Petitioner cites Blenheim Co. v. Commissioner [42-1 USTC ╤ 9310], 125 F.2d 906 (4th Cir. 1942), affg. [Dec. 11,383] 42 B.T.A. 1248 (1940), to show that respondent's position was not substantially justified. In Blenheim Co., a foreign corporation had failed to file the requisite corporate return, so the Commissioner disallowed deductions and credits pursuant to section 233 of the Revenue Act of 1934. 8 The foreign corporation did finally file a return, but only after the Commissioner had prepared a return for the foreign corporation and had issued a notice of deficiency. The Board of Tax Appeals held that the circumstances warranted the disallowance of the deductions. The Fourth Circuit affirmed, stating the following:
8 This statute, which has been carried forward into sec. 882(c)(2) of the 1986 Code, applies to foreign corporations that are engaged in business in the United States. It is the counterpart of sec. 874 which applies to nonresident aliens who carry on such a business.
Without prescribing an absolute and rigid rule that whenever the Commissioner files a return for a foreign corporation the taxpayer is completely and automatically denied the benefit of deductions or credits, we yet hold that the facts of the instant case justify a disallowance of deductions which petitioner might otherwise have been entitled to claim, had it filed a timely return in compliance with the statutory requirement. (Emphasis in original.)
Blenheim Co. v. Commissioner, supra at 910.
The Fourth Circuit recognized the importance of filing a timely return for the benefit of deductions but did not impose a rigid rule concerning the time when the Commissioner may disallow deductions to a foreign person.
Petitioner's 1988 and 1989 returns were due on June 15, 1989, and June 15, 1990, respectively. It was not until 1993 that any sort of return was filed on behalf of petitioner. 9 In light of the fact that petitioner filed his 1988 return more than 4 years after it was due and his 1989 return more than 3 years after it was due, we do not find respondent's position with regard to disallowing the benefit of deductions in the taxable years 1988 and 1989 unreasonable.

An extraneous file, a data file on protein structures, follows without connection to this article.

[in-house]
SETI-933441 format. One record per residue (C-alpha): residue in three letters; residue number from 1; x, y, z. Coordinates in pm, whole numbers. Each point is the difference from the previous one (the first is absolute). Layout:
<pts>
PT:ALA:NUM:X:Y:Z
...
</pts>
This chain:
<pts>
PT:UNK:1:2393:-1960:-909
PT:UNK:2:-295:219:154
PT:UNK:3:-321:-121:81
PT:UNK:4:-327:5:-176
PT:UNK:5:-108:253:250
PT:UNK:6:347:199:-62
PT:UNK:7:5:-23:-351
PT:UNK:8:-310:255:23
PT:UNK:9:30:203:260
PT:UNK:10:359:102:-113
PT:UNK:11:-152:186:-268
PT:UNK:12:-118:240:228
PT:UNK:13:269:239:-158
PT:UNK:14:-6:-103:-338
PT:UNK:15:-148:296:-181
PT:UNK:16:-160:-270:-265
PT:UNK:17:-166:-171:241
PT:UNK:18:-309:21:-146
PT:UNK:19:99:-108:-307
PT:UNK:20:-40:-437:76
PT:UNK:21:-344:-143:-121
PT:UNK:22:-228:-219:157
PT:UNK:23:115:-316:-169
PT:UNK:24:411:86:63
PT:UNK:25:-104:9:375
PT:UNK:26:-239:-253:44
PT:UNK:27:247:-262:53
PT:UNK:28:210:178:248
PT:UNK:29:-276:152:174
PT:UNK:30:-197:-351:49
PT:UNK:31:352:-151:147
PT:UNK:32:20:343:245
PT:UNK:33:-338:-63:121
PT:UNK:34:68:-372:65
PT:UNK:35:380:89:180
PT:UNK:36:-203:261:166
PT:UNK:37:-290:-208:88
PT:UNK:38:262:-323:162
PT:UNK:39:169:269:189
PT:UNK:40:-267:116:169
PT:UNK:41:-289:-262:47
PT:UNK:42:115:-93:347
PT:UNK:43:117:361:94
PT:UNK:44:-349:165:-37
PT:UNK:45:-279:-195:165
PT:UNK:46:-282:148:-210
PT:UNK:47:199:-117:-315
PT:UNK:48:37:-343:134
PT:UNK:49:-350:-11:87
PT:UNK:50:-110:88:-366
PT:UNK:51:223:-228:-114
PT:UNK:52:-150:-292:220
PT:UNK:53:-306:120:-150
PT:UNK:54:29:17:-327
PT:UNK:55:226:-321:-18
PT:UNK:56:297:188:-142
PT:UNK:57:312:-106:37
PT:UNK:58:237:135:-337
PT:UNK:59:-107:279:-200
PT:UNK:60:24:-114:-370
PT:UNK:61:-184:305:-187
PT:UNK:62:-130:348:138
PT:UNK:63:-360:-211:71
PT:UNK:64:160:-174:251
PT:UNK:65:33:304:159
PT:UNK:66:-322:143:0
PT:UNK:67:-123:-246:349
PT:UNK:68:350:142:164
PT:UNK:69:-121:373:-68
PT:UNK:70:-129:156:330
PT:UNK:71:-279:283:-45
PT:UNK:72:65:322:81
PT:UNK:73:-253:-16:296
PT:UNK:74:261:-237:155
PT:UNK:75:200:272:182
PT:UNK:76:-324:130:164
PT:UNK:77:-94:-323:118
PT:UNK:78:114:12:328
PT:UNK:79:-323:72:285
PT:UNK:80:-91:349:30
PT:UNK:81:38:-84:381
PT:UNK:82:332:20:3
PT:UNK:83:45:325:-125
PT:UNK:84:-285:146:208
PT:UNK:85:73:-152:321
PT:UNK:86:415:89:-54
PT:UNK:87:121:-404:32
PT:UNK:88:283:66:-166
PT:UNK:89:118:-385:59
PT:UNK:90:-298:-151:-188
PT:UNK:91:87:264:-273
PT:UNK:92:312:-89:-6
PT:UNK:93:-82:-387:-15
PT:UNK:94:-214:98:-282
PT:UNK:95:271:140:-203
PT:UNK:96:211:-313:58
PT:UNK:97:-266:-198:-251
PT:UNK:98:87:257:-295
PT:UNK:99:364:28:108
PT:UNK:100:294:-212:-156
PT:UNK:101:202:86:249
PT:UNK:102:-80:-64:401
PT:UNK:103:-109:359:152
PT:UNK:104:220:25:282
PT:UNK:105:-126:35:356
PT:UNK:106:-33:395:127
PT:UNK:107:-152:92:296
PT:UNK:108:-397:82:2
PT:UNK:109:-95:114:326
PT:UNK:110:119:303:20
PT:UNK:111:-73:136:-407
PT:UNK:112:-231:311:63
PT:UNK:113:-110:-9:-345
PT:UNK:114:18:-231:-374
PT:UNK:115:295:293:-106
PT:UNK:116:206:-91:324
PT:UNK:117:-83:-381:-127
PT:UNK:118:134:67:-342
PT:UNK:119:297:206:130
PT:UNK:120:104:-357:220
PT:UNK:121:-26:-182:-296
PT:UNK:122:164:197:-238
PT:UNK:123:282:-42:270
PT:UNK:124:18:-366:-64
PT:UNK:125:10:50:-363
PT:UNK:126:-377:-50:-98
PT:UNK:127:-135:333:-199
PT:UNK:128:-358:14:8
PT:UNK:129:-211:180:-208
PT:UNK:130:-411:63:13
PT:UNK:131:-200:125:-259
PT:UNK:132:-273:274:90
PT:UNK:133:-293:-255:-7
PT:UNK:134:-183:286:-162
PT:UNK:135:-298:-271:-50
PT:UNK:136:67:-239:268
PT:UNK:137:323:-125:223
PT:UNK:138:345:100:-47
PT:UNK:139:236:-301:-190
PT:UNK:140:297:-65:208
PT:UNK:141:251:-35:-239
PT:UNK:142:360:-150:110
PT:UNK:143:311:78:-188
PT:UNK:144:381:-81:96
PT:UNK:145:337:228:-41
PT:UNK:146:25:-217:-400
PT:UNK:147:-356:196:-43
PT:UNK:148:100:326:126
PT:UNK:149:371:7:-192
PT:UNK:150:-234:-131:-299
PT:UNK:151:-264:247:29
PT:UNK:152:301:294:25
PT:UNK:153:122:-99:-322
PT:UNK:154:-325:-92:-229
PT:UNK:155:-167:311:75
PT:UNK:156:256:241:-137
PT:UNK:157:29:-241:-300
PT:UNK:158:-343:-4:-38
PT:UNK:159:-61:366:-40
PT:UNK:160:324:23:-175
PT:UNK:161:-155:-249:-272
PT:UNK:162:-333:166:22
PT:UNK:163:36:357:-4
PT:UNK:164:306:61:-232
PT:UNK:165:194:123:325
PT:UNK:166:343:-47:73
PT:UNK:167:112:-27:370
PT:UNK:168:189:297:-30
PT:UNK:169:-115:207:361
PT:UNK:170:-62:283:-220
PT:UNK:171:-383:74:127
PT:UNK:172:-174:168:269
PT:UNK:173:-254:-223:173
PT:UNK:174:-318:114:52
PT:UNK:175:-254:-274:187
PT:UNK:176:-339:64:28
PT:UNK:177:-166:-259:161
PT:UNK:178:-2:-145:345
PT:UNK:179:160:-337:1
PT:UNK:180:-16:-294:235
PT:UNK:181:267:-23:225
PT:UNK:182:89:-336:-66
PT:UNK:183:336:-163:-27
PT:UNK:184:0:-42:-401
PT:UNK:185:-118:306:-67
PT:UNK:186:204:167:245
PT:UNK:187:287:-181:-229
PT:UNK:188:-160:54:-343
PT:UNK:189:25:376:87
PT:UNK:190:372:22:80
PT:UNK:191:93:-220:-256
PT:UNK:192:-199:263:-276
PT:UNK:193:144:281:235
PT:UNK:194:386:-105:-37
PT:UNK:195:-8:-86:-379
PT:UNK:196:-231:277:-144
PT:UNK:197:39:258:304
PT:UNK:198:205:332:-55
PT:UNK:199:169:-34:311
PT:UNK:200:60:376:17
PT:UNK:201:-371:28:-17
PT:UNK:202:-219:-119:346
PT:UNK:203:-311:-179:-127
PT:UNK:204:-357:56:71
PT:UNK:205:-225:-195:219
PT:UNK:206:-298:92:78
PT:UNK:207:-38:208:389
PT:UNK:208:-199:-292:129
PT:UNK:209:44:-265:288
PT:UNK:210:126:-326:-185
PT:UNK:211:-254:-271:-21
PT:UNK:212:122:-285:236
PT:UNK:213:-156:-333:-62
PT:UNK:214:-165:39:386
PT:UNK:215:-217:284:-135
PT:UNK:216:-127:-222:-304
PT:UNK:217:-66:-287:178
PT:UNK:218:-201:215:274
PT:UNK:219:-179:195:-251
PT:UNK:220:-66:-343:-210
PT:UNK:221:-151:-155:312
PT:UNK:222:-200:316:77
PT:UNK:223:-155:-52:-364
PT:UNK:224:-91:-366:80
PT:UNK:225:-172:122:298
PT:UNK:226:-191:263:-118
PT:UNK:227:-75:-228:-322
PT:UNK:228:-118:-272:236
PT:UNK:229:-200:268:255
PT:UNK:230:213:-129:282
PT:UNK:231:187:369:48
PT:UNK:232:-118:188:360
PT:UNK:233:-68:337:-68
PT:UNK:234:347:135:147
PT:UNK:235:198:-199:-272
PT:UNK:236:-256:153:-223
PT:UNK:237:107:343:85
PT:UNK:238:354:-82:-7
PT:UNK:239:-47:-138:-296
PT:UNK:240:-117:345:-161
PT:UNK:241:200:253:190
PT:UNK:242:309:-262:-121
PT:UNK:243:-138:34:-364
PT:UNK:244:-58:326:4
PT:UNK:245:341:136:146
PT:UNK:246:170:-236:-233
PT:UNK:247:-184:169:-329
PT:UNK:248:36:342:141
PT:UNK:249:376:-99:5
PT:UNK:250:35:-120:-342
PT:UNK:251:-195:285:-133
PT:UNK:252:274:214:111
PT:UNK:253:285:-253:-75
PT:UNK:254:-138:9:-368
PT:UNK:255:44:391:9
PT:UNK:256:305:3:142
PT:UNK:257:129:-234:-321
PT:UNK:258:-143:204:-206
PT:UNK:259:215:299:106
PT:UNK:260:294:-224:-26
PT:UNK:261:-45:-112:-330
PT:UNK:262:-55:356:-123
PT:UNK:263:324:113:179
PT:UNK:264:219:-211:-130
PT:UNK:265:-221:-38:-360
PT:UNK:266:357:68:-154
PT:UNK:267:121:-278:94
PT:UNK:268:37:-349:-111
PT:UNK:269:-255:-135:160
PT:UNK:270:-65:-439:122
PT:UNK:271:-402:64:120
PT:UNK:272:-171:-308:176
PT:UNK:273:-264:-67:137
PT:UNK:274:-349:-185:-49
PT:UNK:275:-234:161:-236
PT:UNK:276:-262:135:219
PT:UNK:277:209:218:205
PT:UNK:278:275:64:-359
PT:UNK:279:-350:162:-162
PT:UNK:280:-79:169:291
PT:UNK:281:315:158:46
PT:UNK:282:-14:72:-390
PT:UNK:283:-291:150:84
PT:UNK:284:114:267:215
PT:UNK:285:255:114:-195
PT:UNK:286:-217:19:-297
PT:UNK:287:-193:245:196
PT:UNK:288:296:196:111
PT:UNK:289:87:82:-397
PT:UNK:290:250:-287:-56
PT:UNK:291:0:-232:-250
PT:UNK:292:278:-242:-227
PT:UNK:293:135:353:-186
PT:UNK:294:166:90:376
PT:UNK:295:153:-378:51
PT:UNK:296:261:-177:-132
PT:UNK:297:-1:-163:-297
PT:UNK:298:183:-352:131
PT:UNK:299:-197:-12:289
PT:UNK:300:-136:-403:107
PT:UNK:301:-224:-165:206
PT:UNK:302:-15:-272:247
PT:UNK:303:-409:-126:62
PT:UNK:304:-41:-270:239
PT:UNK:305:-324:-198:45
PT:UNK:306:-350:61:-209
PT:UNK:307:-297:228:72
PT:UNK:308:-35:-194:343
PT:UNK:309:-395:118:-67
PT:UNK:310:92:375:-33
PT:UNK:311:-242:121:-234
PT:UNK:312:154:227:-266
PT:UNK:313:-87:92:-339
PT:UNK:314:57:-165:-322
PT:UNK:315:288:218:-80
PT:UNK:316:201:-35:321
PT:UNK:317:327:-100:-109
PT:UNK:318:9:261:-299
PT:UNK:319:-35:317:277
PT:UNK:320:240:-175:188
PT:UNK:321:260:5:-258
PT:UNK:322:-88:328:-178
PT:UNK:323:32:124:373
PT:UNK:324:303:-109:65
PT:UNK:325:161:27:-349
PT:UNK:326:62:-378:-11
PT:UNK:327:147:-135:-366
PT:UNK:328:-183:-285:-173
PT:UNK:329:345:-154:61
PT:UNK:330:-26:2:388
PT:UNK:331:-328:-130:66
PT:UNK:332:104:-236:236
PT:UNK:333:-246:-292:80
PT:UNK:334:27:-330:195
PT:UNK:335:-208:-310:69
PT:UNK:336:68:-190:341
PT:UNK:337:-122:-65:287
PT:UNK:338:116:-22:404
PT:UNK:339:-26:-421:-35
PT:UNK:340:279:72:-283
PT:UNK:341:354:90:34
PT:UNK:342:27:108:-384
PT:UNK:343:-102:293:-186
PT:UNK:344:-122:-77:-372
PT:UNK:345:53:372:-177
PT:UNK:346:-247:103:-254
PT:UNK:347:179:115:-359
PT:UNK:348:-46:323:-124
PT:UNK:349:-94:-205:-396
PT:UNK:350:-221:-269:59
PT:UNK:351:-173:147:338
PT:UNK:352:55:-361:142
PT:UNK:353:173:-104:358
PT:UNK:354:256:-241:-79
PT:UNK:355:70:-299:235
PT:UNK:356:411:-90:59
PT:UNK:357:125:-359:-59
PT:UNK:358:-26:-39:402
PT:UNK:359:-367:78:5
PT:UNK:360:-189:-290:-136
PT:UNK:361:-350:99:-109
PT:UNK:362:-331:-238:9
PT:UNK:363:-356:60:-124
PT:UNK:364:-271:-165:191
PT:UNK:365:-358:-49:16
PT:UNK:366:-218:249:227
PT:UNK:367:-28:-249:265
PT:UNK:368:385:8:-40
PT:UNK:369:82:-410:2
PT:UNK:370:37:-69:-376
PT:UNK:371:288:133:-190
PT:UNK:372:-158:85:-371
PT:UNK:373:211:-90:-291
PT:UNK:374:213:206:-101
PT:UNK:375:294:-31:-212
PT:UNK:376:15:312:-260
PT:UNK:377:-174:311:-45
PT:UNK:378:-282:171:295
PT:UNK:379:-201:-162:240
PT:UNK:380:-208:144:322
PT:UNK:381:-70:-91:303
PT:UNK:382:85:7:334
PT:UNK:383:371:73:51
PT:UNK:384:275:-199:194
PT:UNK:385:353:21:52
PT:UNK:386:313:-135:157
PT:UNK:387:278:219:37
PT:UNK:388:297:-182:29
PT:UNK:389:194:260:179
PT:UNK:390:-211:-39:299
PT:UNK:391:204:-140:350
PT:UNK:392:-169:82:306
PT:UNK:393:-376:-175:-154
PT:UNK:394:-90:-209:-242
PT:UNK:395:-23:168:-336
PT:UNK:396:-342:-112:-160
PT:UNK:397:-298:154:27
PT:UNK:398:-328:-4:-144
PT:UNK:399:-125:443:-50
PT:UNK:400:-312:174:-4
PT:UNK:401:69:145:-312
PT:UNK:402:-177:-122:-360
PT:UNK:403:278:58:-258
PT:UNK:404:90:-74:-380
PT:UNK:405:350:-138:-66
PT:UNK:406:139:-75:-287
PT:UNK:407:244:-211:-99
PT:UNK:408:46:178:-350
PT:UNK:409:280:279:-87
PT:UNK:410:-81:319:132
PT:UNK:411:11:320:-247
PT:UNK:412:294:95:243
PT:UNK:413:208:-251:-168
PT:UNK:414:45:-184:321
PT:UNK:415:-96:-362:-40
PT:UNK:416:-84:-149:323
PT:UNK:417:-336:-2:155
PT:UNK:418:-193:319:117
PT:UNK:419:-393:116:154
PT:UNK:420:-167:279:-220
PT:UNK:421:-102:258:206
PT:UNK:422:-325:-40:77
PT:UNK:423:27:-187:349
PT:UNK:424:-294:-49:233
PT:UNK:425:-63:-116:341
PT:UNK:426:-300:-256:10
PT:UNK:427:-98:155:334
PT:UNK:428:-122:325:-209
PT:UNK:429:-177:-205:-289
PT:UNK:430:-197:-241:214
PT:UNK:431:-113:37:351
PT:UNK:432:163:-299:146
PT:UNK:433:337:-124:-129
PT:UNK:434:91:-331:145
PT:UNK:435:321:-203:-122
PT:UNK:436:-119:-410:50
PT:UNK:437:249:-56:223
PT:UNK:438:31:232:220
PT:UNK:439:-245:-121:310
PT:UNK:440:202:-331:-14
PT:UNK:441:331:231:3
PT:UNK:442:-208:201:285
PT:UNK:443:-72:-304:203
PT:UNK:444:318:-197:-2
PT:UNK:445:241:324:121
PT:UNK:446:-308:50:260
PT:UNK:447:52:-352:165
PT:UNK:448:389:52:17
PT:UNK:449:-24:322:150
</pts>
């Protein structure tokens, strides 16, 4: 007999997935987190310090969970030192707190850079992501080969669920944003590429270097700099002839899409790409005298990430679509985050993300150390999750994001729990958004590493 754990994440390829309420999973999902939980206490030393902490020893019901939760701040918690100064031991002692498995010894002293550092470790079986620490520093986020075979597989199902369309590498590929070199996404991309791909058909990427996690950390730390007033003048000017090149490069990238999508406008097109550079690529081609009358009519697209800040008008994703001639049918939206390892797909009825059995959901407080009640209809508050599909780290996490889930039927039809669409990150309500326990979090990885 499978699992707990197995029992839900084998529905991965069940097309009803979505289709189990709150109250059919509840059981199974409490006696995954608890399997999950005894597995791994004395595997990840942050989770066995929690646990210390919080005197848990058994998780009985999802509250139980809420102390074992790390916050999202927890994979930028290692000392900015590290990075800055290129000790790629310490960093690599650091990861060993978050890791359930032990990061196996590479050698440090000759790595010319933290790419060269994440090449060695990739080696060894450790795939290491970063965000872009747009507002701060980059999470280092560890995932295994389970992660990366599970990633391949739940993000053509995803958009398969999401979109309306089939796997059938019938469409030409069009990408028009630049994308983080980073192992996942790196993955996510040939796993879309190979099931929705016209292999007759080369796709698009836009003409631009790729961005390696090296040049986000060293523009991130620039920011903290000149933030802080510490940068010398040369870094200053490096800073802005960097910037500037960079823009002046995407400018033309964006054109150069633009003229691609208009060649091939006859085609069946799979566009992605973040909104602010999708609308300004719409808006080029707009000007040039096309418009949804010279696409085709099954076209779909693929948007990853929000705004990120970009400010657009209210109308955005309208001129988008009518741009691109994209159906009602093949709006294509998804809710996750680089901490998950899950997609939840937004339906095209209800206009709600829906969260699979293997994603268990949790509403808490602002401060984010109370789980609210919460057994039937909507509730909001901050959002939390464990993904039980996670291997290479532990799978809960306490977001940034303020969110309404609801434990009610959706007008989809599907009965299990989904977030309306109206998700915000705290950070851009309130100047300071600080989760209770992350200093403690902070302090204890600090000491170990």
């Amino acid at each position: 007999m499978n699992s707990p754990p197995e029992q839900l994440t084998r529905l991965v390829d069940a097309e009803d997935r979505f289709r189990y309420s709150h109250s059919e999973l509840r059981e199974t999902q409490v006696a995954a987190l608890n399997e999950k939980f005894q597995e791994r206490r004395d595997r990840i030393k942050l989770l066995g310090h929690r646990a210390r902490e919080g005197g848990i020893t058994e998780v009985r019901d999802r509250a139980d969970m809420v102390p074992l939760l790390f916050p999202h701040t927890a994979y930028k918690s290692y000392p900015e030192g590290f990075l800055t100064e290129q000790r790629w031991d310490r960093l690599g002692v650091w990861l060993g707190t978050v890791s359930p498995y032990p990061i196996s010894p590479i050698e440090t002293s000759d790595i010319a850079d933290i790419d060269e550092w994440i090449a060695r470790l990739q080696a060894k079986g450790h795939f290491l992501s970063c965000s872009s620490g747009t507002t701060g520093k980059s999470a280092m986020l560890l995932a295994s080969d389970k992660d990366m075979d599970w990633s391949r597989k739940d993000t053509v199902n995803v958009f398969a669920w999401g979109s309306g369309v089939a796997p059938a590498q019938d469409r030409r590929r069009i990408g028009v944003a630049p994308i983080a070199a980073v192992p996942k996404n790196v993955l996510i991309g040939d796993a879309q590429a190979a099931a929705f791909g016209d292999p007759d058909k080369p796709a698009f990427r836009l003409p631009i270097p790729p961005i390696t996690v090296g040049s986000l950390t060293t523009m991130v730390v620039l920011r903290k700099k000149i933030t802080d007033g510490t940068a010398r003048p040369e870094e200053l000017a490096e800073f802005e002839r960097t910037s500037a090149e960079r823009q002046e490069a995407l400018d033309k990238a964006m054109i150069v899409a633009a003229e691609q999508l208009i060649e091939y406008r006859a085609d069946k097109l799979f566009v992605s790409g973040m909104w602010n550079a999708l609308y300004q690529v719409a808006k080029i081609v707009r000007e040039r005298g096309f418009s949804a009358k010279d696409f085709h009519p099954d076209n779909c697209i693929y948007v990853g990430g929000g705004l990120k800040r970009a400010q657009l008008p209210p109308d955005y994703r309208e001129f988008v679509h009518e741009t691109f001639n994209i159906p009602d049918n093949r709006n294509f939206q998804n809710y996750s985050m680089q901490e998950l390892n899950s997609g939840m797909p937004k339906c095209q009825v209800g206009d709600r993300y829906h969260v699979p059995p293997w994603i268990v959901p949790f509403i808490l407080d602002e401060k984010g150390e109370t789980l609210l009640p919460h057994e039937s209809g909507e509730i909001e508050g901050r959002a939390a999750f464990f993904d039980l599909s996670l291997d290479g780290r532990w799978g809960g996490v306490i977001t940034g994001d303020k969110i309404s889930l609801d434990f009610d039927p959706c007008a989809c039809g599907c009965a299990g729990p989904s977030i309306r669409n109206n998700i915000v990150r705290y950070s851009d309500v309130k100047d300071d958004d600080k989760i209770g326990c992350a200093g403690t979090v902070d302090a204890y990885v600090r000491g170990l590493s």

9 Petitioner contends that his agent promised that returns were being prepared and would be filed shortly. In fact, no returns were received until July 1993, 2 months after this promise, and, even then, these returns did not satisfy the regulatory requirements of sec. 6012 with respect to the agent's authority to file them.
Petitioner appears to complain of the harshness of section 874. We find petitioner's complaint to be without merit. The Commissioner faces many problems in trying to apply the Federal income tax to foreign persons. Blenheim, supra at 909. Unless a nonresident alien engaged in business in the United States advises the Commissioner of his income and deductions, the Commissioner may never learn of the foreign person's existence and may be unable to determine the correct amount of his taxable income. In recognition of the "fertile danger" to the orderly administration of the income tax as applied to nonresident aliens engaged in business in the United States, Congress conditioned its grant of deductions upon the filing of true and accurate returns. Blenheim, supra at 909; Brittingham v. Commissioner [Dec. 33,856], 66 T.C. 373, 408-409 (1976).
In light of petitioner's failure to file timely returns for the taxable years 1988, 1989, 1990, 1991, and 1992, and the legal precedents, we cannot say that respondent's disallowance of petitioner's deductions in these years was unreasonable. Petitioner has not carried his burden of proving that the position of the United States was not substantially justified, and, as such, he is not entitled to reasonable litigation and administrative costs under section 7430. Accordingly, we need not reach the issues of: (1) Whether petitioner unreasonably protracted the proceeding; (2) whether petitioner complied with the net worth requirement; and (3) whether the requested costs and attorney's fees are reasonable.
Accordingly, petitioner's motion shall be denied.
An appropriate order will be issued, and a decision will be entered.